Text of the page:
David R. Cheriton School of Computer Science
How do we provide sufficient and high-quality feedback to students on their assignment solutions with limited course staff? How do we expose students to different approaches to solving a problem and common mistakes and misconceptions? How do we motivate students to evaluate their assignments solutions using the marking schemes critically?
Peer review can help address all of these challenges. In this talk, I will introduce a basic peer-review system and discuss concerns of using such a system in a class.
In a peer-review system, students first submit their assignment solutions. Then, they are assigned to review multiple other students' submissions anonymously based on a detailed marking scheme. In the end, each student receives a mark and various feedbacks for their submission.
The usefulness of a peer-review system critically depends on the quality of the peer reviews. I will discuss various strategies to motivate students to produce high-quality reviews. To highlight a few ideas, we could evaluate the quality of a student's review by comparing it to other students' reviews of the same submission. The TAs could determine the qualities of reviews by marking some of them. Furthermore, we could monitor the review competency of each student and assign them reviews accordingly.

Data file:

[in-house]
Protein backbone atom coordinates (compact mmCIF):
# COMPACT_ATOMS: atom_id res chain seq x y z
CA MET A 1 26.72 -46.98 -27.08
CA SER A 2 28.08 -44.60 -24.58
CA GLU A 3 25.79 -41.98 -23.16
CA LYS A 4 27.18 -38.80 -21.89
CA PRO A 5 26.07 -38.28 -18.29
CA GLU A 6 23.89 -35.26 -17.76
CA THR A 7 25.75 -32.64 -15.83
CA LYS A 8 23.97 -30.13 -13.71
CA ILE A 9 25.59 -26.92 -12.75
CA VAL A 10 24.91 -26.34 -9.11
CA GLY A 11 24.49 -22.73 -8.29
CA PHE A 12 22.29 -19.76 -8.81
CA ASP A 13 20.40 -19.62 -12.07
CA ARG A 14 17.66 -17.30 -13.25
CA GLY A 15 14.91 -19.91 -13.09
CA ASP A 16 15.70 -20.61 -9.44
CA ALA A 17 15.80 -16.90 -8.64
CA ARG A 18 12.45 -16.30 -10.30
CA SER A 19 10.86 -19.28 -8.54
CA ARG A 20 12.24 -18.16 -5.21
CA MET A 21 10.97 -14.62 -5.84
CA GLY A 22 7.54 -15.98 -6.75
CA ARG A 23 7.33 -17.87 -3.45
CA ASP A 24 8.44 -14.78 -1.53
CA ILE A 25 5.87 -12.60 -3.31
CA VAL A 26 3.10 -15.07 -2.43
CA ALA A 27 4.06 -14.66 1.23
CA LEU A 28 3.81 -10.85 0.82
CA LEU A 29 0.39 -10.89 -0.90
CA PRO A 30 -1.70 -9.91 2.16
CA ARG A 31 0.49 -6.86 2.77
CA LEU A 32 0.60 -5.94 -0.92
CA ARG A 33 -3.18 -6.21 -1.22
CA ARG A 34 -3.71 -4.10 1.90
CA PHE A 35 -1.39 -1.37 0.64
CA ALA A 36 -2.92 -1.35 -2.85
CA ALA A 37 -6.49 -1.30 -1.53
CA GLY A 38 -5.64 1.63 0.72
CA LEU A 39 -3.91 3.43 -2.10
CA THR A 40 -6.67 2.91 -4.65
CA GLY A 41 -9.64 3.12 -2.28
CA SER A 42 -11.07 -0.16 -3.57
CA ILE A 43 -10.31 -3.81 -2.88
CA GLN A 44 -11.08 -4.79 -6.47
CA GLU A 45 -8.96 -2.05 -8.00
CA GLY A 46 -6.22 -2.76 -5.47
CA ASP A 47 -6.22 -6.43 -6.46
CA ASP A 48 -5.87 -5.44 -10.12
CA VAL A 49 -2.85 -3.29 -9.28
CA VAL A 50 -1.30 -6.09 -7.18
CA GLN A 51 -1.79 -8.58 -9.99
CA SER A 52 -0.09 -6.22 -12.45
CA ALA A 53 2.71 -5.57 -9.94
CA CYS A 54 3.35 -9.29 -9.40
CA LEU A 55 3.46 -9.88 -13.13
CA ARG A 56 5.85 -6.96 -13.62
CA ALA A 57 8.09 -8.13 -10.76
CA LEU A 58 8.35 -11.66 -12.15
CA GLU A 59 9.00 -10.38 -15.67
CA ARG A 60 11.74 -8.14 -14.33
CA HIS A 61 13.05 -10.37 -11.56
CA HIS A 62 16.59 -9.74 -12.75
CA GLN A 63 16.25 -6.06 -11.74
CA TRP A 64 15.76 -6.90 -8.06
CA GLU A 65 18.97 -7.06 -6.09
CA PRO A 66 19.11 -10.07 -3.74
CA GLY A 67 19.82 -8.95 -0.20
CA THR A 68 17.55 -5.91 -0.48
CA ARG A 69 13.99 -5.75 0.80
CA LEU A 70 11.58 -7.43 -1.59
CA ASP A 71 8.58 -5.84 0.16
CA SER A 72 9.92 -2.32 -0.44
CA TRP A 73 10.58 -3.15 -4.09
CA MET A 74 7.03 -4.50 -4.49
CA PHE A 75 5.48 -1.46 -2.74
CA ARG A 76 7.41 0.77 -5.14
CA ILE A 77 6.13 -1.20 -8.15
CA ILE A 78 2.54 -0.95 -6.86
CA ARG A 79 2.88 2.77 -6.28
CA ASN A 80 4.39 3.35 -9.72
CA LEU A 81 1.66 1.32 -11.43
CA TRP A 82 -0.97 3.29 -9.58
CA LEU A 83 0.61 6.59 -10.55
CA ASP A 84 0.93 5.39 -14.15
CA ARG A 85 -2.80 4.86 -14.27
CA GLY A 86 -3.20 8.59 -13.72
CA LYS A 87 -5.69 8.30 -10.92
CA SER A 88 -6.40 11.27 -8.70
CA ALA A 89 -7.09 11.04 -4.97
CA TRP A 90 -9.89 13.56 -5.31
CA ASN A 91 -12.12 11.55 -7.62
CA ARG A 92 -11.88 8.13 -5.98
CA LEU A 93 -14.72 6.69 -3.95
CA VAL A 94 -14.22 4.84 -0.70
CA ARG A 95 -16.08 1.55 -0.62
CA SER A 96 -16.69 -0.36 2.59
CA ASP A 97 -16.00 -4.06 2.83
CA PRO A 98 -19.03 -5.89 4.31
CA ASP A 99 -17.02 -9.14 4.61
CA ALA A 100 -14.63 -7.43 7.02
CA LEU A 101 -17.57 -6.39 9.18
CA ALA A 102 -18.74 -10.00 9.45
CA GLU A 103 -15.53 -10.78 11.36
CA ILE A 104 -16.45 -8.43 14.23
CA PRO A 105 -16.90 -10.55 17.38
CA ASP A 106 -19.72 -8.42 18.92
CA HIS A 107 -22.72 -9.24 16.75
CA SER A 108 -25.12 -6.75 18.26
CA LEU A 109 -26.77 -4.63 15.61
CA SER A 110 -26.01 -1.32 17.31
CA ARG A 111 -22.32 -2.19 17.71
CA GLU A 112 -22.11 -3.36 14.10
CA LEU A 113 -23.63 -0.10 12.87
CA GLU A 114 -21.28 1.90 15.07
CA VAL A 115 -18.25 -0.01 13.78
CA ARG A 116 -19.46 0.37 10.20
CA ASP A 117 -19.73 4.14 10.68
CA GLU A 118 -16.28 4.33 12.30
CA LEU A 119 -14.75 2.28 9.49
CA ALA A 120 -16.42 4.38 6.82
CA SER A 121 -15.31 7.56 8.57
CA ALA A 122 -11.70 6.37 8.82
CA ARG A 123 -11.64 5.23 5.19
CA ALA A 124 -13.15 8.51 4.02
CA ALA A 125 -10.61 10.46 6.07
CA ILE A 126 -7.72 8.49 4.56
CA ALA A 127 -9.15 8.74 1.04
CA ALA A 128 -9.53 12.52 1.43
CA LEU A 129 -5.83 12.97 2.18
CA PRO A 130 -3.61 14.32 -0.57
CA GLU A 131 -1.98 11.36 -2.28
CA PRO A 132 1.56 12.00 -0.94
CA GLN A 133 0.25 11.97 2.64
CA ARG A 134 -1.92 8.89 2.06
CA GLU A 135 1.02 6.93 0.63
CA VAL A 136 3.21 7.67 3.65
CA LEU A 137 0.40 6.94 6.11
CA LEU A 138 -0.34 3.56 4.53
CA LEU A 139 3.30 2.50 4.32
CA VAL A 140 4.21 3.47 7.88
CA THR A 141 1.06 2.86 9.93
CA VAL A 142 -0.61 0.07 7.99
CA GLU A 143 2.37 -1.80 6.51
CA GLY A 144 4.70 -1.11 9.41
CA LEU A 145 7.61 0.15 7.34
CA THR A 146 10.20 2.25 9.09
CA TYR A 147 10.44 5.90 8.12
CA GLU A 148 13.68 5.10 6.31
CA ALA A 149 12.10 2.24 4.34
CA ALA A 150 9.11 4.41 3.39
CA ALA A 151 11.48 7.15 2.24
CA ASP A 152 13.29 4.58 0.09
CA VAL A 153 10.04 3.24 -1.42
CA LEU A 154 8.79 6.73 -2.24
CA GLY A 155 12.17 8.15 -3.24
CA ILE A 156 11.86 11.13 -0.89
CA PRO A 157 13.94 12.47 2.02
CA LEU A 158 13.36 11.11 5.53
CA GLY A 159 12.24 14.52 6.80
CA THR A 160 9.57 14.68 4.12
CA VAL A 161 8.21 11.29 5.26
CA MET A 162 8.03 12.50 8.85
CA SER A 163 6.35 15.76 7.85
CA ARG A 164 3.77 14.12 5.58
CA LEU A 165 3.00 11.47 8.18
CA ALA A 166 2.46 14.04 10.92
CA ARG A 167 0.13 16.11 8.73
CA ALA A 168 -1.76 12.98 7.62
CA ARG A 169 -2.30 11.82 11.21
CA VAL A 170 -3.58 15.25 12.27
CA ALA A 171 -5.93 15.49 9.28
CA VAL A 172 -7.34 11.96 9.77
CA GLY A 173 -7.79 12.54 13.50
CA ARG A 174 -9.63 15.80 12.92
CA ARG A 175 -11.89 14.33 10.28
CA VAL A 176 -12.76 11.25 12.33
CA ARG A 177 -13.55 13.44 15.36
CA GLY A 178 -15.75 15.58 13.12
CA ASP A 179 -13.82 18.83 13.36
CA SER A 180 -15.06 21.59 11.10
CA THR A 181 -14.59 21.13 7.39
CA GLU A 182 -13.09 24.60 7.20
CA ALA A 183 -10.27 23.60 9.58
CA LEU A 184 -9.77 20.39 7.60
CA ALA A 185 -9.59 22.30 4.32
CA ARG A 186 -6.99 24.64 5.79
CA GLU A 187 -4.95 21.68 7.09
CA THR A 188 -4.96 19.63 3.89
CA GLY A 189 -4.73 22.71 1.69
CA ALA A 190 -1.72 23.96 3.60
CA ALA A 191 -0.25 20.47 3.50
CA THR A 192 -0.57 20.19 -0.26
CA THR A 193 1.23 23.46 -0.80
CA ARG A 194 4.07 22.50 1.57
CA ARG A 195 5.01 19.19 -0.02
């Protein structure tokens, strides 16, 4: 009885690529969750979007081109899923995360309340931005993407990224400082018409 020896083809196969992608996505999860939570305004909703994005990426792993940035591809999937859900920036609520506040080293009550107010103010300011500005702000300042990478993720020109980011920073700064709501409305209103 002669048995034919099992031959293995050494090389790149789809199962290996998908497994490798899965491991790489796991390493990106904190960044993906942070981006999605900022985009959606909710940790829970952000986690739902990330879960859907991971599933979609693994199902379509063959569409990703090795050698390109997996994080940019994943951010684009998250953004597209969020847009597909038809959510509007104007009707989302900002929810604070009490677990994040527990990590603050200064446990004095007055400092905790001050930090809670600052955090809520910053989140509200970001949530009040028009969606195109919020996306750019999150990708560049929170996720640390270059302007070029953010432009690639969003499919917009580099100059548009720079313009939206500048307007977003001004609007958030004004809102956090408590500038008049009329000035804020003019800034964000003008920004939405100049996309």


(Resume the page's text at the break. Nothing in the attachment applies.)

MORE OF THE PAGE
I am also interested in gathering your perception of peer-review systems concerning two questions.
- Will your students benefit from performing peer reviews? Why or why not?
- What are your main concerns about using a peer-review system in your class?
This talk is based on Mechanical TA, a peer-review system I've been working on, as well as other peer-review systems discussed in the education literature.
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